WASHINGTON -- Three years after Democrats began crafting health care reform, nearly 18 months after the president signed it into law, and eight months since the Supreme Court agreed to hear a challenge to its constitutionality, proponents of the Affordable Care Act can finally exhale. The law is constitutional, the court ruled in a Thursday session that supplied all the nervous anticipation of an actual election.
But while the law's mandate may pass legal muster, it remains unpopular. And as part of the decision to uphold the law, Chief Justice John Roberts may have made it even more toxic, determining that it was a tax. Policy experts said they remain concerned about components of the legislation, including looming cuts in Medicare payments to hospitals and other providers, while Democrats have exhibited general wariness with championing it on the campaign stump.
Democrats won today's battle, but the war over health care remains unsettled.
"I'm politically glad," said Howard Dean, the former Democratic National Committee chairman. "I think the fact that the Supreme Court legitimized it and the charge was led by John Roberts makes it much harder for Republicans. I feel like it would be hard to run around and scream about socialism when John Roberts voted for the bill.
"But we have got a lot of work ahead of us," Dean added. "We better make this work. It is the slow boat to China. What has happened here is we have basically cemented the future of health care reform into the private sector. That can be perilous. There is a lot of cost-control that has to be done."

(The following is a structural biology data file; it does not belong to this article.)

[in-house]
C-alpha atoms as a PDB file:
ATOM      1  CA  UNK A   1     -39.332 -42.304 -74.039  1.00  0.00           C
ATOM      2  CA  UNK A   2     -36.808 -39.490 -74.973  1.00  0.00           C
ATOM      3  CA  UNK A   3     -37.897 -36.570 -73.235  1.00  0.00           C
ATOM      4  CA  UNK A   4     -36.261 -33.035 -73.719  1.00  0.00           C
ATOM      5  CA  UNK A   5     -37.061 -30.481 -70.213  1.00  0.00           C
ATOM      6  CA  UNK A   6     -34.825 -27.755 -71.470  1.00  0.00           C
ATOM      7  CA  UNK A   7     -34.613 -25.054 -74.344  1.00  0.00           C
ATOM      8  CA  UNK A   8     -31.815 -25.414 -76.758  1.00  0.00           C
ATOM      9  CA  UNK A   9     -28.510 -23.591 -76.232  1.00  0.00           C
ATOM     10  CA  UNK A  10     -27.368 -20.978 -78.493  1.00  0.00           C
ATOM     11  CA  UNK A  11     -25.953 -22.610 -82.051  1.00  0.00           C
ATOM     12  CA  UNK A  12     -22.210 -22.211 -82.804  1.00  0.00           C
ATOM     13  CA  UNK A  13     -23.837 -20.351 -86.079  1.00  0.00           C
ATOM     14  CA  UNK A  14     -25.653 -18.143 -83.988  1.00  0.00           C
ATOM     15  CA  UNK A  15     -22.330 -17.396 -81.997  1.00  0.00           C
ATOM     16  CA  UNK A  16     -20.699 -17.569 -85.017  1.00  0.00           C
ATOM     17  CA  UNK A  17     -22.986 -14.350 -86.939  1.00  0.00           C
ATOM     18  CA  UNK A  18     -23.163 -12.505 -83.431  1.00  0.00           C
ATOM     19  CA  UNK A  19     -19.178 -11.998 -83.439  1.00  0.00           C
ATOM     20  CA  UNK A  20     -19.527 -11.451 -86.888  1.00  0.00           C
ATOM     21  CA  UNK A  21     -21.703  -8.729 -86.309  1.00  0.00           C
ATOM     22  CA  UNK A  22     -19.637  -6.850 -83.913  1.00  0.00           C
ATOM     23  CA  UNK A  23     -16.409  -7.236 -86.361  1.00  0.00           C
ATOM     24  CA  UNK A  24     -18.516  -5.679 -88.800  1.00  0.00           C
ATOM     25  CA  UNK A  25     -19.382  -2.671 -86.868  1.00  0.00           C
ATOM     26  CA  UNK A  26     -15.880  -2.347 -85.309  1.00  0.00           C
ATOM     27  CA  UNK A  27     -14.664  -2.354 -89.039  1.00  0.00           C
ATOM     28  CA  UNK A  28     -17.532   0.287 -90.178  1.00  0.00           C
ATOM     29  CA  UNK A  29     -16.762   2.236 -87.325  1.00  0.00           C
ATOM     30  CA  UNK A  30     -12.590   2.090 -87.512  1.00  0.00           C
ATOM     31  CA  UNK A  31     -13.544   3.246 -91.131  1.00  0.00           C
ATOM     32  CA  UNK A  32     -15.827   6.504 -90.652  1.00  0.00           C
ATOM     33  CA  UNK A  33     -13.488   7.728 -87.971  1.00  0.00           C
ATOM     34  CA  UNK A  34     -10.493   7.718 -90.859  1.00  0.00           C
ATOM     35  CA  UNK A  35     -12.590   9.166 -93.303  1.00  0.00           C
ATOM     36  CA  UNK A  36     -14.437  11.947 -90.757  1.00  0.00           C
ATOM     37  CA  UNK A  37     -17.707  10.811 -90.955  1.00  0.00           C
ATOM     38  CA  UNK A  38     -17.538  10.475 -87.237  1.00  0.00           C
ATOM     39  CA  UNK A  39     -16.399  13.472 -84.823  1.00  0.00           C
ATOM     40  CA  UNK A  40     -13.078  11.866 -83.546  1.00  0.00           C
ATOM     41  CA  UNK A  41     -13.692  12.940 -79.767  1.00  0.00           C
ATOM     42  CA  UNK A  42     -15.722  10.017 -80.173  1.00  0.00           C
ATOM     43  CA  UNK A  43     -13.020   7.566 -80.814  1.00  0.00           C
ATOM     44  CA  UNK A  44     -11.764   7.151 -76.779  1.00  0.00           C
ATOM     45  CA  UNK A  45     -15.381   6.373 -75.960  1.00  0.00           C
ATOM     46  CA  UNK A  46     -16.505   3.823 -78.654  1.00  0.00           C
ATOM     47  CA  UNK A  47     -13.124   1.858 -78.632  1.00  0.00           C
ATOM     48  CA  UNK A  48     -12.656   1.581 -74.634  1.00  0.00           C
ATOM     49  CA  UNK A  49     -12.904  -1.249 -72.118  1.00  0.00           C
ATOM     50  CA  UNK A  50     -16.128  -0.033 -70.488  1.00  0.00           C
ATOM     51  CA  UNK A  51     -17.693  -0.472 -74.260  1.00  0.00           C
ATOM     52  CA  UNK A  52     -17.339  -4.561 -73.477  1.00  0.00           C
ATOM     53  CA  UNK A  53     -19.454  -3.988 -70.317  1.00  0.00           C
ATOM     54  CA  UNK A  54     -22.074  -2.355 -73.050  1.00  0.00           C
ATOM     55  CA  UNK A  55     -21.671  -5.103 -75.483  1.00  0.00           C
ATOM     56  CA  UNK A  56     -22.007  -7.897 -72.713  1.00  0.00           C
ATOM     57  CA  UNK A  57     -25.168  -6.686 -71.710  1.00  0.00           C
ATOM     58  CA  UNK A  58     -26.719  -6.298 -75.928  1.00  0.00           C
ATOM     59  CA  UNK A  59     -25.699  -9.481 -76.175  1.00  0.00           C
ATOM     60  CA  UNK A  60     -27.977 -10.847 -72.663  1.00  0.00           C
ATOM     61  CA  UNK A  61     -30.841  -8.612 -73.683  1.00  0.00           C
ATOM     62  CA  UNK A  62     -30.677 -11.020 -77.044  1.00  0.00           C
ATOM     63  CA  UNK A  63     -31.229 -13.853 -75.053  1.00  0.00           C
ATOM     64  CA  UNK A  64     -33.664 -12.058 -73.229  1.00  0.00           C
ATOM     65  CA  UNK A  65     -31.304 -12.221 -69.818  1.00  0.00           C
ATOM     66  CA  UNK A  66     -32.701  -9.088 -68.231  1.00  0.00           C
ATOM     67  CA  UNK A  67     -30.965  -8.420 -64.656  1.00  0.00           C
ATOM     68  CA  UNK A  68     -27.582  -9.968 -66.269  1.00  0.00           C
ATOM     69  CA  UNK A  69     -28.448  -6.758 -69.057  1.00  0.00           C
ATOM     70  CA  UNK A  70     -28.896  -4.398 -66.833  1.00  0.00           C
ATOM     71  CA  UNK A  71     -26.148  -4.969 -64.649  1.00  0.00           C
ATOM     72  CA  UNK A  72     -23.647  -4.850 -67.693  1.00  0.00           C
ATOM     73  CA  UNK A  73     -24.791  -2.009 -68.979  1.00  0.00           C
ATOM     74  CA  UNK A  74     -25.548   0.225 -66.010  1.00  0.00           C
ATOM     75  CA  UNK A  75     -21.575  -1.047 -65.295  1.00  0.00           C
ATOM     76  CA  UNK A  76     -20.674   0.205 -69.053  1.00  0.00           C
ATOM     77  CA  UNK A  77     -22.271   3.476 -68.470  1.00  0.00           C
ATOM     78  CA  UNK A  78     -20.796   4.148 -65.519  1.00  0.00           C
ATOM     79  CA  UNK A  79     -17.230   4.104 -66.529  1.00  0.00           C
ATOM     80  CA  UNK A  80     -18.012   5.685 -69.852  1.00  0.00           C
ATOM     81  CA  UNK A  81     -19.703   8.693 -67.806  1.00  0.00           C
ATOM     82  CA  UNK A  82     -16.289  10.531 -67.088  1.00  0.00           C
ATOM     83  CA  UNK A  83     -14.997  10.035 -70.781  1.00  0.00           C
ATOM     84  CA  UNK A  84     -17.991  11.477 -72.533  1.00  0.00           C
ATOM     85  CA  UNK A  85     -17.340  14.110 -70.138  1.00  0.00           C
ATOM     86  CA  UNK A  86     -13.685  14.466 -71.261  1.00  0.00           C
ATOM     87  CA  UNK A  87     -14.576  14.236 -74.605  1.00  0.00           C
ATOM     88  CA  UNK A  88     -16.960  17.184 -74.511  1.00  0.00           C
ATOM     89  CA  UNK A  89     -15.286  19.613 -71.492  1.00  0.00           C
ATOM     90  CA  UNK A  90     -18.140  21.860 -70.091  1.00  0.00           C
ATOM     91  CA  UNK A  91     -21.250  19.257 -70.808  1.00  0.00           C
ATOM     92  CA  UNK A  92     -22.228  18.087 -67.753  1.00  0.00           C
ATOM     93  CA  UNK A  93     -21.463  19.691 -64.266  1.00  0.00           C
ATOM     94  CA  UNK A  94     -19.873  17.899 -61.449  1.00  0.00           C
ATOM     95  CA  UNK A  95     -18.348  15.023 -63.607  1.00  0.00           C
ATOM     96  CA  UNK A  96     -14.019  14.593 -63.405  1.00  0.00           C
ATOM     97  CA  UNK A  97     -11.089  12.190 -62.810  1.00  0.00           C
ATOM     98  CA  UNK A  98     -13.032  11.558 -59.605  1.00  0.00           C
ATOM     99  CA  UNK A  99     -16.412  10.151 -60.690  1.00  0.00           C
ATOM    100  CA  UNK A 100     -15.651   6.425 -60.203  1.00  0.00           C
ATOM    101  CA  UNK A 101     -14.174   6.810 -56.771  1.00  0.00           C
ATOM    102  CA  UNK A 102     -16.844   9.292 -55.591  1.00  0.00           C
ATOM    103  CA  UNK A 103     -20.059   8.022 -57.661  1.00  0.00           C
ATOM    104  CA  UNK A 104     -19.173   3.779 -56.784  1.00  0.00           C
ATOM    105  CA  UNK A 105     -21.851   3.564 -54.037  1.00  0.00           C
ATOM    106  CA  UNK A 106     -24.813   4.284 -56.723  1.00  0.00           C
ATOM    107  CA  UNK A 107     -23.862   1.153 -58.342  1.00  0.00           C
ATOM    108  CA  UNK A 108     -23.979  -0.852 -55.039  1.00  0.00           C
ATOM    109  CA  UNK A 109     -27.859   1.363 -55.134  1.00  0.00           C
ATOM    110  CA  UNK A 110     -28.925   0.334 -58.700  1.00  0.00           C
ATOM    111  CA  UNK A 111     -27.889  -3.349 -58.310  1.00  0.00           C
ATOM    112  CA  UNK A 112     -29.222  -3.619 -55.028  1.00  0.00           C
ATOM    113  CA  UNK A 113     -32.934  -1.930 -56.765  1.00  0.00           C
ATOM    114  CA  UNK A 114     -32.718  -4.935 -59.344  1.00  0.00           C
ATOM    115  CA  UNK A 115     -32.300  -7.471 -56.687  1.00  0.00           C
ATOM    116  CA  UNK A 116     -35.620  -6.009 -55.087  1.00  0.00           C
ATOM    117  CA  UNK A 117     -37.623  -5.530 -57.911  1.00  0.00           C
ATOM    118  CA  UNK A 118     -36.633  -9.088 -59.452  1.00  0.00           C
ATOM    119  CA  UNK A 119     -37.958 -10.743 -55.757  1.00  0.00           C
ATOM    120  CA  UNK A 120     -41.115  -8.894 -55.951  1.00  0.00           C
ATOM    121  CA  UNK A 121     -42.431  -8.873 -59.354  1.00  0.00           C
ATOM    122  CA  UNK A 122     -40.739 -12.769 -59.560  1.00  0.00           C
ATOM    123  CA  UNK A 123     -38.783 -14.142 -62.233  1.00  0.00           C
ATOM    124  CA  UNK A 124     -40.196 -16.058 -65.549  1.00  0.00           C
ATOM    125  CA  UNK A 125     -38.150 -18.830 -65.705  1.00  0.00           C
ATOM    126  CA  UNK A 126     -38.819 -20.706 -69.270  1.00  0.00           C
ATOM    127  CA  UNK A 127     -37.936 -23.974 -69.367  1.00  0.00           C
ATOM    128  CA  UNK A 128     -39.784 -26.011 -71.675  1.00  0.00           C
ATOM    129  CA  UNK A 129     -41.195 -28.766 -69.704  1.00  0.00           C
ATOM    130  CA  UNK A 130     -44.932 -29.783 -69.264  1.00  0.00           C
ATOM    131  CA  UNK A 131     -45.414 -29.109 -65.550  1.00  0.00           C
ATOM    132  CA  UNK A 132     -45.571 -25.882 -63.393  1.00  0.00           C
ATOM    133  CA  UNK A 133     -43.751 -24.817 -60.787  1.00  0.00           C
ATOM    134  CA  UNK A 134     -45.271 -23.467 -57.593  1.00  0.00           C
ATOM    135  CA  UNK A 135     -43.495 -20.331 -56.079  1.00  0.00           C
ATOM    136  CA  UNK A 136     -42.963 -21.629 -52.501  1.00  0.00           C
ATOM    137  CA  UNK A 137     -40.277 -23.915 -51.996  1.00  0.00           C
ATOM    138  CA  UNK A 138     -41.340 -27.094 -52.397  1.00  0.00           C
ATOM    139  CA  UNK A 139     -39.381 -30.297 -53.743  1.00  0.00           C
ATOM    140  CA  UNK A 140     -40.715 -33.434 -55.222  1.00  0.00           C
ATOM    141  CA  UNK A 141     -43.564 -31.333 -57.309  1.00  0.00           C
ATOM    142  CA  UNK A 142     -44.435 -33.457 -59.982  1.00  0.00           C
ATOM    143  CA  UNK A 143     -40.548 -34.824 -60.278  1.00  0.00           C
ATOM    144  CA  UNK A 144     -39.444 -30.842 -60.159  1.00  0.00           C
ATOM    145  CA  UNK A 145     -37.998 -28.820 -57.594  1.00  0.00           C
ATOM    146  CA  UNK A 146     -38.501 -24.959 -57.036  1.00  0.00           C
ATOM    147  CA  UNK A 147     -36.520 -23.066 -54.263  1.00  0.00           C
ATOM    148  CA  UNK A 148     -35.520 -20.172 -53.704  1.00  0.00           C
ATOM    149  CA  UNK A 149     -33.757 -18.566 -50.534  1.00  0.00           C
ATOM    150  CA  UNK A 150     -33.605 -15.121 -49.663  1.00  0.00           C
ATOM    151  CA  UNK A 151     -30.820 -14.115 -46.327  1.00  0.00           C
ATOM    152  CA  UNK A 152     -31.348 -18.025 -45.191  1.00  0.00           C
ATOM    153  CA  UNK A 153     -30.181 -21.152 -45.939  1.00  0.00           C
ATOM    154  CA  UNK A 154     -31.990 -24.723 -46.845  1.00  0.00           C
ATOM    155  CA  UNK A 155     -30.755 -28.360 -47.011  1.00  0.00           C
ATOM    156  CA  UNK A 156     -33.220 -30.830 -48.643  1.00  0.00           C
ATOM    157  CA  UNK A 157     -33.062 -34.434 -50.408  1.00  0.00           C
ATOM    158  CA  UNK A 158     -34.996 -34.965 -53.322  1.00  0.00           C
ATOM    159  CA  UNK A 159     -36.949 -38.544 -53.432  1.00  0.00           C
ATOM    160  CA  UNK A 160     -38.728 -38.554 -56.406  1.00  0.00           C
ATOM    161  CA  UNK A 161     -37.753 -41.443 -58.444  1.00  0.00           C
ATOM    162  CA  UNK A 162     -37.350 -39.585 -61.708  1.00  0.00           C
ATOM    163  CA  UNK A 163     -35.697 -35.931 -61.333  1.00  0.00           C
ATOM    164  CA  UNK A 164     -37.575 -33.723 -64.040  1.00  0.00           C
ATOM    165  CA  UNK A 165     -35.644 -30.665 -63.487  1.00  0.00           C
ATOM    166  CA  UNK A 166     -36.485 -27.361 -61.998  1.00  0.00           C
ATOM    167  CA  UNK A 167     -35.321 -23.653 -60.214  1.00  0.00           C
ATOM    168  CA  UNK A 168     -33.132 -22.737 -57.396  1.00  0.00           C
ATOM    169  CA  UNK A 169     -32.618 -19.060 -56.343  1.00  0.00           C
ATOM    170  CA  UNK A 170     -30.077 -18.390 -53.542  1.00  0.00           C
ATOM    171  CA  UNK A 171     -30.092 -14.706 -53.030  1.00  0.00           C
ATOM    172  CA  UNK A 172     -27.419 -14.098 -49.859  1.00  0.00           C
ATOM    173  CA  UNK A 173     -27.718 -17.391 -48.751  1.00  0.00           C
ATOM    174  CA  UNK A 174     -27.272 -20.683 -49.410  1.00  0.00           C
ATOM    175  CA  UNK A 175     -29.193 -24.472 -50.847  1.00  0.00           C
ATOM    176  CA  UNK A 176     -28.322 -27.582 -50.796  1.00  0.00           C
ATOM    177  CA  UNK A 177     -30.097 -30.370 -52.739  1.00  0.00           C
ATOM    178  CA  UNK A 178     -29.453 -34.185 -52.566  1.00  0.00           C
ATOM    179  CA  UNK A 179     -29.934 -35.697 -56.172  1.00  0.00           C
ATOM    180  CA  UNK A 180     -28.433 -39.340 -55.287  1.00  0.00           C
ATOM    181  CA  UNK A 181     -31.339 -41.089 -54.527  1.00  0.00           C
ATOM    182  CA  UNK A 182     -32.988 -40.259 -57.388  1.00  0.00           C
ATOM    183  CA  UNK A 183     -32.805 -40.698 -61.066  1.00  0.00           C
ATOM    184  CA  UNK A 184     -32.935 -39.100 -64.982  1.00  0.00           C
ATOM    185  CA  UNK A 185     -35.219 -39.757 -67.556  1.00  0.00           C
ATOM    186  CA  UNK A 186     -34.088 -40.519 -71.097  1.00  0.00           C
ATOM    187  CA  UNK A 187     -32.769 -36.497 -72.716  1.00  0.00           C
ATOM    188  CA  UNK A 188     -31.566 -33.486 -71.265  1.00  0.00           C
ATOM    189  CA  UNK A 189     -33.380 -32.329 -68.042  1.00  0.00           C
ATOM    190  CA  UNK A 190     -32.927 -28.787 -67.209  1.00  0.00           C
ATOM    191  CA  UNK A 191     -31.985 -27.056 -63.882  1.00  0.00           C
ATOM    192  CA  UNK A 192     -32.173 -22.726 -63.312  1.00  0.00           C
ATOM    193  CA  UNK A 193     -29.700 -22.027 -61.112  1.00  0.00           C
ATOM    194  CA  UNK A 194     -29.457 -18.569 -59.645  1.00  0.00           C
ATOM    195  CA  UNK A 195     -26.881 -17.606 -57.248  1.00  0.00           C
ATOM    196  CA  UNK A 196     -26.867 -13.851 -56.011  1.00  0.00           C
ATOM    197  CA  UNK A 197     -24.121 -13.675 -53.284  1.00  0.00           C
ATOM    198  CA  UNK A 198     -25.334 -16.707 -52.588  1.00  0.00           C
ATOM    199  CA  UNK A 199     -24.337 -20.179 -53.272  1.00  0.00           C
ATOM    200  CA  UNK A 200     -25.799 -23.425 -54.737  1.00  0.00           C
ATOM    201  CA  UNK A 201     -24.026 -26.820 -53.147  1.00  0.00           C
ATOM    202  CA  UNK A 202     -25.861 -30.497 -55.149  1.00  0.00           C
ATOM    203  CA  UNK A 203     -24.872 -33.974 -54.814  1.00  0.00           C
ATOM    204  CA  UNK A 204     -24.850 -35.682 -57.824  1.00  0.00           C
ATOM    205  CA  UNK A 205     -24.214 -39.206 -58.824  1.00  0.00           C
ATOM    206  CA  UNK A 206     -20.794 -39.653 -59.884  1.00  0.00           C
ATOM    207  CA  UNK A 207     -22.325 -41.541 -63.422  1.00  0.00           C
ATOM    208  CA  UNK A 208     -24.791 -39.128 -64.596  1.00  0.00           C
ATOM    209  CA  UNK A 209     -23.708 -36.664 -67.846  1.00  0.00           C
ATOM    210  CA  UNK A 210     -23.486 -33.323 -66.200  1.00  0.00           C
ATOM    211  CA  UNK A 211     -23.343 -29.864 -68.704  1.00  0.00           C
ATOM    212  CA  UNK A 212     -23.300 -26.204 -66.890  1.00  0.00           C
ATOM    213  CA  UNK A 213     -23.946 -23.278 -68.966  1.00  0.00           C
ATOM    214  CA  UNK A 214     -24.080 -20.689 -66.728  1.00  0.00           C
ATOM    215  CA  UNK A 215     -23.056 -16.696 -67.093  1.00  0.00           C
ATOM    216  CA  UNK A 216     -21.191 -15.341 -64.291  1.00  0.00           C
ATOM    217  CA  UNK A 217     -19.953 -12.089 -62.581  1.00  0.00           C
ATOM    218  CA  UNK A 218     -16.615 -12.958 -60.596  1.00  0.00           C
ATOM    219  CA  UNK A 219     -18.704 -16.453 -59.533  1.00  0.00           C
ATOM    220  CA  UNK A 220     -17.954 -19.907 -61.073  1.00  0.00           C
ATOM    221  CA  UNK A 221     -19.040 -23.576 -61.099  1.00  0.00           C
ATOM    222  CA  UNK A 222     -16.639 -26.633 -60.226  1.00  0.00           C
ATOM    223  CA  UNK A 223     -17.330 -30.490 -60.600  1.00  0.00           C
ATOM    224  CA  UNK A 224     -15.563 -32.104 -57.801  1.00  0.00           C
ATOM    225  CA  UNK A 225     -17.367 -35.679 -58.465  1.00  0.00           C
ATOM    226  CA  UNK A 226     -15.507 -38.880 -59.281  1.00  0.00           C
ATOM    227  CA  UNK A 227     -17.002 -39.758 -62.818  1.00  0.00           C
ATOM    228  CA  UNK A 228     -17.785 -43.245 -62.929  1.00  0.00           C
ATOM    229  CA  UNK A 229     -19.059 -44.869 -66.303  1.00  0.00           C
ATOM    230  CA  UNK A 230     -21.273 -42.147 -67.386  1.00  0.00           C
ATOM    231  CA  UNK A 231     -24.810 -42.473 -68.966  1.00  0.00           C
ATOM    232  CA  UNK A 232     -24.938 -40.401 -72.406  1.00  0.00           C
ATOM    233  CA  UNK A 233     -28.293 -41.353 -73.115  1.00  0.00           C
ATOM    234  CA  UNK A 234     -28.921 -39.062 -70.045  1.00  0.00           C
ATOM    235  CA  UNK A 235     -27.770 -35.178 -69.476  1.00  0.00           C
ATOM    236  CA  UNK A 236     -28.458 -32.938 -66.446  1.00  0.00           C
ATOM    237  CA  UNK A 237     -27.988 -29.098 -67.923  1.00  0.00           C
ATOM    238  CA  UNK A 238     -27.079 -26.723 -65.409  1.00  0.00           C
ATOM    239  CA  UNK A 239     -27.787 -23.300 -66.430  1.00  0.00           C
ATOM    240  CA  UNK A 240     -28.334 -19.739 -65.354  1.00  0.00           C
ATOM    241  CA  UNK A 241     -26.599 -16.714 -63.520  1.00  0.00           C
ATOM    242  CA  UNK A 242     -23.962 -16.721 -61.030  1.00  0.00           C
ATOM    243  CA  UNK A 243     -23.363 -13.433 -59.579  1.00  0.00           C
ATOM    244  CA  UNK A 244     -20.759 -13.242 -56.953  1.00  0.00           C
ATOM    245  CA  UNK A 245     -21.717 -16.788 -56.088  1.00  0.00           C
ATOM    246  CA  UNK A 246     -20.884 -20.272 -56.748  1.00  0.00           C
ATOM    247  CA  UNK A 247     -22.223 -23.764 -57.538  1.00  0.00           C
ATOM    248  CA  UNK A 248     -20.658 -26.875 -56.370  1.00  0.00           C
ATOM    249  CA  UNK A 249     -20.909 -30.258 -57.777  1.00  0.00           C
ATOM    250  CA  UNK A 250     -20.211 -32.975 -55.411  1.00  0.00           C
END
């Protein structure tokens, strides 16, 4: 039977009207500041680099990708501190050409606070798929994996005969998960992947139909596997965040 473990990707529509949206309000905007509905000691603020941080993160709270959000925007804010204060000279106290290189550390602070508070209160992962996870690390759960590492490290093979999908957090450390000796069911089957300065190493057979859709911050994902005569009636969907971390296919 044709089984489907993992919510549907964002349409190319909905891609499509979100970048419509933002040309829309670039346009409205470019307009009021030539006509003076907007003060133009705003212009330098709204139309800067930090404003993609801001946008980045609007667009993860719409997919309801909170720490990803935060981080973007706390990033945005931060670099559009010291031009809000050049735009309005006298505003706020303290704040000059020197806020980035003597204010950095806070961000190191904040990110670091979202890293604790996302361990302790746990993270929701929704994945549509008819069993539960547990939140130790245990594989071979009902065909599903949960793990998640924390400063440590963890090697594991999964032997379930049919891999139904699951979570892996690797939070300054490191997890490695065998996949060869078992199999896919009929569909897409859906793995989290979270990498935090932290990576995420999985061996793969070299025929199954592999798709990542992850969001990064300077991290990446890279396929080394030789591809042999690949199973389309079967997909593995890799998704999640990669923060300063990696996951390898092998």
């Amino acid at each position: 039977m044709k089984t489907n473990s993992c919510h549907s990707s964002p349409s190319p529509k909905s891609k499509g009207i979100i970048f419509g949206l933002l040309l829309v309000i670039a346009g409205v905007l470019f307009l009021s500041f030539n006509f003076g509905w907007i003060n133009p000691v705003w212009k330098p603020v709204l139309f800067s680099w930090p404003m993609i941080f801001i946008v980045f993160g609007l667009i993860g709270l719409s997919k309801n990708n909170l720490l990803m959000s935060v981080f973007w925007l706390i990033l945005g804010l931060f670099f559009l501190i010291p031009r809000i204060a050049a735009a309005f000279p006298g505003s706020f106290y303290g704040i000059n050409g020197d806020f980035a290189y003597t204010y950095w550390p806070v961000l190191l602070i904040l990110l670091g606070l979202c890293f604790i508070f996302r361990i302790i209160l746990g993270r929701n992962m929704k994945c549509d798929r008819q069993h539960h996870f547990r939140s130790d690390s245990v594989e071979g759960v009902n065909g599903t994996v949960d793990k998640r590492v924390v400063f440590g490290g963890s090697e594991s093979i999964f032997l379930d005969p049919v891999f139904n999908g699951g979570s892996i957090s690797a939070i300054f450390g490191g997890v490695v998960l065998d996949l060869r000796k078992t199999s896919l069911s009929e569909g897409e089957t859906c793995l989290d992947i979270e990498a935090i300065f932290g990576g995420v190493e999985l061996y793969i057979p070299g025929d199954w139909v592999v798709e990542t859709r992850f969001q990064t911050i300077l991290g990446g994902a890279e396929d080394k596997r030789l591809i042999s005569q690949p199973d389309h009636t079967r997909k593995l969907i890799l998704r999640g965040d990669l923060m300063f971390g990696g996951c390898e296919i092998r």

Vermont, where Dean was governor, is attempting to do just that, working toward a single-payer system by 2013, the most aggressive state-based experimentation currently taking place. The problem is that there is virtually no political appetite left for U.S. lawmakers to consider additional reforms.
"It doesn't end the discontent" with the health care system, said Rep. Jerry Nadler (D-N.Y.). "I knew when I voted for this bill, it was a first step -- not nearly satisfactory in many ways -- but a first step, and a major first step," much like the beginnings of Social Security. "We're not going to want to make major changes, I don't imagine, right away. There are some of us will say we should have put in the public option, we should have put in the negotiation of prices on drugs. We'll push for that, but I don't know that any of that will happen. Maybe some will. But after a period of years, there'll be experience with it, and people will say, 'Well, this is working well, but that's a problem.' Nothing stands still."
Having endured years of sustained attack for constructing a bill that was based, fundamentally, on conservative principles, Democrats on Thursday were conceiving of ways to make the Affordable Care Act more popular rather than structurally different.
Top officials in the Obama White House stressed that they would continue to emphasize some of the law's popular provisions, from the prohibition of discrimination against people with pre-existing conditions, to allowing kids up to the age of 26 to remain on their parents' health care plans. Obama himself did as much in his statement on the court's decision.